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The Main Reasons Why Cowboy Boots Have Heels

The Main Reasons Why Cowboy Boots Have Heels

Have you ever noticed that cowboy boots have heels, unlike most men’s shoes or boots?

It might seem strange because we usually see heels on women’s fashion boots. But cowboy boots aren’t just any boots—they have a unique feature called high heels.

And not just any heels, but slanted or underslung heels. Let’s dive into the past to discover the story behind this interesting feature!

The Reasons for Heels on Cowboy Boots

Back in the day, when cowboy boots were first crafted, they were designed to meet the specific needs of farmers who required boots that were not only tough for farm work but also affordable and suitable for horseback riding.

The answer was found in cowboy boots made from cheap, durable cowhide, featuring smooth outsoles and narrow toes, perfect for the job at hand.

The standout feature, however, was the boots’ high heels.

You might wonder, why the high heels? These heels were ingeniously designed so that, if the boots slide too far forward, the heel will catch the stirrup, ensuring it is securely positioned in the boot’s heel nook.

cowboy boots with smooth leather soles hook in the stirrup

This innovative design was vital for safety, ensuring the cowboy boot didn’t slip from the stirrup, which is crucial for a cowboy’s stability and balance. The traditional 2-inch high, slanted heels acted as hooks, securing cowboy boots on the stirrup bar, a deliberate design for rider safety.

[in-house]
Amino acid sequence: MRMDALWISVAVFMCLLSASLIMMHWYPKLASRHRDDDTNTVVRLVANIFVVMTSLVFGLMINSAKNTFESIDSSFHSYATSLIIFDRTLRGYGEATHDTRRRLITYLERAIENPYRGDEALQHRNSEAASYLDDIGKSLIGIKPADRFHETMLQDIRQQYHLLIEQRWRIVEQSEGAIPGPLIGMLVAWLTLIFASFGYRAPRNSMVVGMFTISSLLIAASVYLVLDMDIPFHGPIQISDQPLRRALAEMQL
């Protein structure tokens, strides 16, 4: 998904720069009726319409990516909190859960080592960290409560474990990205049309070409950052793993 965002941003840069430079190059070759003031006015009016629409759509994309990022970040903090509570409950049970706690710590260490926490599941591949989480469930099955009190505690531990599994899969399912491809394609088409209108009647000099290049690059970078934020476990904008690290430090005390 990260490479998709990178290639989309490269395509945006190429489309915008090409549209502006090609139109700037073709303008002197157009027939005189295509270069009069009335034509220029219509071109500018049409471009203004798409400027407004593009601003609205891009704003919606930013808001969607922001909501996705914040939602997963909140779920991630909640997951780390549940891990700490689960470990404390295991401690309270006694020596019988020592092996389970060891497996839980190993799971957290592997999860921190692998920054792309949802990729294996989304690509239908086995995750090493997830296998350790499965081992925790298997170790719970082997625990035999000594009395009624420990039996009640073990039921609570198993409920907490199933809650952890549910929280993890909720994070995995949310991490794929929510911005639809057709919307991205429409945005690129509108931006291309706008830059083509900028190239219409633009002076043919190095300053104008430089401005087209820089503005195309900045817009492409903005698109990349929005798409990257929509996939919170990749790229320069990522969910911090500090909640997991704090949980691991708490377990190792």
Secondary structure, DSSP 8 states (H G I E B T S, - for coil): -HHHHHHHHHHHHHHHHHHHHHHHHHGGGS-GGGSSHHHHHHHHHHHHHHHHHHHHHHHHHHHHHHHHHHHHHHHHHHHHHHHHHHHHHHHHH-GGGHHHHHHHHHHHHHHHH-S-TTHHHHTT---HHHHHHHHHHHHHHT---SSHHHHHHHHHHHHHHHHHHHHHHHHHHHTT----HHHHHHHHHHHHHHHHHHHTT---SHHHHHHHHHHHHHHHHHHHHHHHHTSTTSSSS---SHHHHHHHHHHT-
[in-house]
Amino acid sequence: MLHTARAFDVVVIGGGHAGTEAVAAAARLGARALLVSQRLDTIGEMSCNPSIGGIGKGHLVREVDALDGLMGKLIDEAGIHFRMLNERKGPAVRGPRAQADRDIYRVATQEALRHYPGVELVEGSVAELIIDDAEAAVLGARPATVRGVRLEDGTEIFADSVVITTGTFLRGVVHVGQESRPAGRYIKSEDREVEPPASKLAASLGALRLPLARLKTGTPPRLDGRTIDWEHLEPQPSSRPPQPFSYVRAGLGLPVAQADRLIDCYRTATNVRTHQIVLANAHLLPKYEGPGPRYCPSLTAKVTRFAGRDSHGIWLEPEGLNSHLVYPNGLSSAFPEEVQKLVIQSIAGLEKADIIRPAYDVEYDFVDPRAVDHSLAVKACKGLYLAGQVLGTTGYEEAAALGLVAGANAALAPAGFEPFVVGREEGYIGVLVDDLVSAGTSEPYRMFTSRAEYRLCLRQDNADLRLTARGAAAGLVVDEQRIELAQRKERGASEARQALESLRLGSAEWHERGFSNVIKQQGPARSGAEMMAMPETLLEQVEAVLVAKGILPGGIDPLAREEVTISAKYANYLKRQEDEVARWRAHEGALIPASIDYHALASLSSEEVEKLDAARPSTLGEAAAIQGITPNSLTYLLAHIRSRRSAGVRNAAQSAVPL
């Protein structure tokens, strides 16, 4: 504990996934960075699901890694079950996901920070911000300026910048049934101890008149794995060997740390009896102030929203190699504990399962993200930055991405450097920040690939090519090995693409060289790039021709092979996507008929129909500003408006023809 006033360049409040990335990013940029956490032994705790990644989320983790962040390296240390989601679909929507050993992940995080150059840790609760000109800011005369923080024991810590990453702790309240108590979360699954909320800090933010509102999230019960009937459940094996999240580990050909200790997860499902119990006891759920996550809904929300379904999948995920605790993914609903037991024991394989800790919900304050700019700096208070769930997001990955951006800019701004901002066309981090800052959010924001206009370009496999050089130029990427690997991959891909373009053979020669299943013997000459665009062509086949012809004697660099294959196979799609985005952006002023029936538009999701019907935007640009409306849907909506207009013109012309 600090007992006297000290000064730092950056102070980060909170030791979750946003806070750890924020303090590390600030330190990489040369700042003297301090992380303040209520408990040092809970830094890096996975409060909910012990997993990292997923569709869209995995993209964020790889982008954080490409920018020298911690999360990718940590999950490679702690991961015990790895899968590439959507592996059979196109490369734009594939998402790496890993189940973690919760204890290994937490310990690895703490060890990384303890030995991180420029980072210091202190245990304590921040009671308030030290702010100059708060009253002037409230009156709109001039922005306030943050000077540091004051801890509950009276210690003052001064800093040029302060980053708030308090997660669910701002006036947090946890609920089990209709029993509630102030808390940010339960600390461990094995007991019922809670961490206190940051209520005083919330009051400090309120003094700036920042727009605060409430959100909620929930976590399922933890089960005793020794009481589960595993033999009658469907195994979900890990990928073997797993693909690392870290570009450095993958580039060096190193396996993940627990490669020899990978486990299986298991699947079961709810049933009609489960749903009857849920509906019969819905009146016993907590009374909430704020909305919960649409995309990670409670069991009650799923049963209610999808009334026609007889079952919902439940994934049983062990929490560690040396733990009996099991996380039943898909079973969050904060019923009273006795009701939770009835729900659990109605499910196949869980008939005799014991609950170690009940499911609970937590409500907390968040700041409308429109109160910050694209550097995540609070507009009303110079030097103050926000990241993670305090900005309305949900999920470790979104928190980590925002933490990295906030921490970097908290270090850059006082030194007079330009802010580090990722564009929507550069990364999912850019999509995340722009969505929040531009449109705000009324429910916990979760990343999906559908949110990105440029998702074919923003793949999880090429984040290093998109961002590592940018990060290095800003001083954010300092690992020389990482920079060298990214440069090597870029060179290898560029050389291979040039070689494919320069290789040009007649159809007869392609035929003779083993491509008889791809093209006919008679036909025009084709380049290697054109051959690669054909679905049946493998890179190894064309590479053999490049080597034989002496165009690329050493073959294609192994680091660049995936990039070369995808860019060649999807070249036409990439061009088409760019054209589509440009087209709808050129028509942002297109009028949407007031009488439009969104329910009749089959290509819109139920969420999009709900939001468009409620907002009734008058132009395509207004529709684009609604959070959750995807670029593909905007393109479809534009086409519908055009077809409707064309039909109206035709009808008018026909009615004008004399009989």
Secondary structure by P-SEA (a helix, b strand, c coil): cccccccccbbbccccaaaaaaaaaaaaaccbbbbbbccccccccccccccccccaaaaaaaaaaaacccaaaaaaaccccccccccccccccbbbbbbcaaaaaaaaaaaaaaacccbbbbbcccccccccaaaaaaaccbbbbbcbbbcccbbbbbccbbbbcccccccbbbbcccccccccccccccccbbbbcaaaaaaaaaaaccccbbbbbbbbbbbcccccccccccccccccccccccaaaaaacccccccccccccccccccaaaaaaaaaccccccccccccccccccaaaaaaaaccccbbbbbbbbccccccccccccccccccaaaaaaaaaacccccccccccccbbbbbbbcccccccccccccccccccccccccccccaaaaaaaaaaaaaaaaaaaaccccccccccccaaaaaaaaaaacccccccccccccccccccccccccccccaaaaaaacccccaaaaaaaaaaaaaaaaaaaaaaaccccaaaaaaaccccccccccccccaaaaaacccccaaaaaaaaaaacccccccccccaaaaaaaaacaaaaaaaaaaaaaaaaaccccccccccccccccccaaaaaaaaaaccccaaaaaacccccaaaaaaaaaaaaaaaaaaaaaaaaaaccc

In fact, the smooth outsoles of cowboy boots, often made from leather, facilitate easy sliding in and out of stirrups. This design necessitated the creation of high heels on cowboy boots to prevent the foot from slipping too far forward, ensuring the rider’s safety and stability.

Why do Cowboy Boots have Underslung Heels or Slanted Heels?

You might wonder why cowboy boots have slanted or underslung heels instead of block-shaped ones.

men wear cowboy boots with walking heel

Block-shaped Heels

The reason is simple: slanted heels hook onto the saddle’s stirrup better, preventing your feet from slipping out. Block-shaped heels, though great for walking, don’t offer the same security when riding a horse.

jeans, cowboy boots and saddle's stirrup

Underslung Heel (Slanted Heel)

In fact, it’s extremely risky if the horse falls or if an agitated horse causes you to fall out of the saddle and your leg gets trapped in a stirrup due to your cowboy boot heels.

In such moments, your best bet for safety is to quickly remove the cowboy boots to avoid being dragged along. However, any seasoned cowboy boot enthusiast knows that freeing yourself in these moments is no easy feat.

This is precisely why cowboy boots are designed with smooth outsoles and pointed toes. These features aren’t just for looks; they help you smoothly slide your boots into and out of the stirrups with ease.

This design makes it easier to handle dangerous situations effectively.

When you’re riding, the sole and toe shape of your cowboy boots play a significant role in your experience and safety. For a deeper understanding, check out our detailed articles:

How High are Cowboy Boot Heels?

Cowboy boot heels can range from 1 inch to 3.5 inches high.